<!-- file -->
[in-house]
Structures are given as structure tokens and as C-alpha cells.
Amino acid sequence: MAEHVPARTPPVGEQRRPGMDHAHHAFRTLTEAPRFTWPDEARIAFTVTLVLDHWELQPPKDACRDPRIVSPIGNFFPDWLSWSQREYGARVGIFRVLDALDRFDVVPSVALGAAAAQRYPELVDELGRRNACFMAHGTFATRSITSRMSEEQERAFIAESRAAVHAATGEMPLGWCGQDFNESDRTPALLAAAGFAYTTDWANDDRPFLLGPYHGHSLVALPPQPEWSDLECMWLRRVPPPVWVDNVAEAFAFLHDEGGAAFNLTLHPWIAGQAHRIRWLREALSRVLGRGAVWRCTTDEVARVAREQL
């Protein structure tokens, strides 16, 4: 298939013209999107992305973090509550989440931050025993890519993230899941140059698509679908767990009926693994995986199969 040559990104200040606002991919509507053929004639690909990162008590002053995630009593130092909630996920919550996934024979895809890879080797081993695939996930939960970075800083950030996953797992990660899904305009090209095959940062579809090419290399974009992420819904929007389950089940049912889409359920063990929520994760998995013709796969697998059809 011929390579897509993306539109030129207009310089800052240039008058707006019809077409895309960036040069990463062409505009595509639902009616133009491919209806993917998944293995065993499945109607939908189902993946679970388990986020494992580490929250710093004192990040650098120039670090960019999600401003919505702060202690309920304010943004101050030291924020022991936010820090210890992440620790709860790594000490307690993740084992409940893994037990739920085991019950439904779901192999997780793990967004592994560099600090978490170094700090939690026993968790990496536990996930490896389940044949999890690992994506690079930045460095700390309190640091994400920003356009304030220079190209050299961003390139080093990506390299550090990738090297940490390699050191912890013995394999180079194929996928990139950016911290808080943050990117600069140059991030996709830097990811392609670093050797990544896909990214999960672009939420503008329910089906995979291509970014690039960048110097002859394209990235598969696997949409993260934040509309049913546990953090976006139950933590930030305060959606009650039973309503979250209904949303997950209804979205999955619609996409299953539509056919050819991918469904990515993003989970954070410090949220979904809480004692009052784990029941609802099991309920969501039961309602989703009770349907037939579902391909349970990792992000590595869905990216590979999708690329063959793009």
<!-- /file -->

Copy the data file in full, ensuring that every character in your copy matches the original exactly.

[in-house]
Structures are given as structure tokens and as C-alpha cells.
Amino acid sequence: MAEHVPARTPPVGEQRRPGMDHAHHAFRTLTEAPRFTWPDEARIAFTVTLVLDHWELQPPKDACRDPRIVSPIGNFFPDWLSWSQREYGARVGIFRVLDALDRFDVVPSVALGAAAAQRYPELVDELGRRNACFMAHGTFATRSITSRMSEEQERAFIAESRAAVHAATGEMPLGWCGQDFNESDRTPALLAAAGFAYTTDWANDDRPFLLGPYHGHSLVALPPQPEWSDLECMWLRRVPPPVWVDNVAEAFAFLHDEGGAAFNLTLHPWIAGQAHRIRWLREALSRVLGRGAVWRCTTDEVARVAREQL
């Protein structure tokens, strides 16, 4: 298939013209999107992305973090509550989440931050025993890519993230899941140059698509679908767990009926693994995986199969 040559990104200040606002991919509507053929004639690909990162008590002053995630009593130092909630996920919550996934024979895809890879080797081993695939996930939960970075800083950030996953797992990660899904305009090209095959940062579809090419290399974009992420819904929007389950089940049912889409359920063990929520994760998995013709796969697998059809 011929390579897509993306539109030129207009310089800052240039008058707006019809077409895309960036040069990463062409505009595509639902009616133009491919209806993917998944293995065993499945109607939908189902993946679970388990986020494992580490929250710093004192990040650098120039670090960019999600401003919505702060202690309920304010943004101050030291924020022991936010820090210890992440620790709860790594000490307690993740084992409940893994037990739920085991019950439904779901192999997780793990967004592994560099600090978490170094700090939690026993968790990496536990996930490896389940044949999890690992994506690079930045460095700390309190640091994400920003356009304030220079190209050299961003390139080093990506390299550090990738090297940490390699050191912890013995394999180079194929996928990139950016911290808080943050990117600069140059991030996709830097990811392609670093050797990544896909990214999960672009939420503008329910089906995979291509970014690039960048110097002859394209990235598969696997949409993260934040509309049913546990953090976006139950933590930030305060959606009650039973309503979250209904949303997950209804979205999955619609996409299953539509056919050819991918469904990515993003989970954070410090949220979904809480004692009052784990029941609802099991309920969501039961309602989703009770349907037939579902391909349970990792992000590595869905990216590979999708690329063959793009």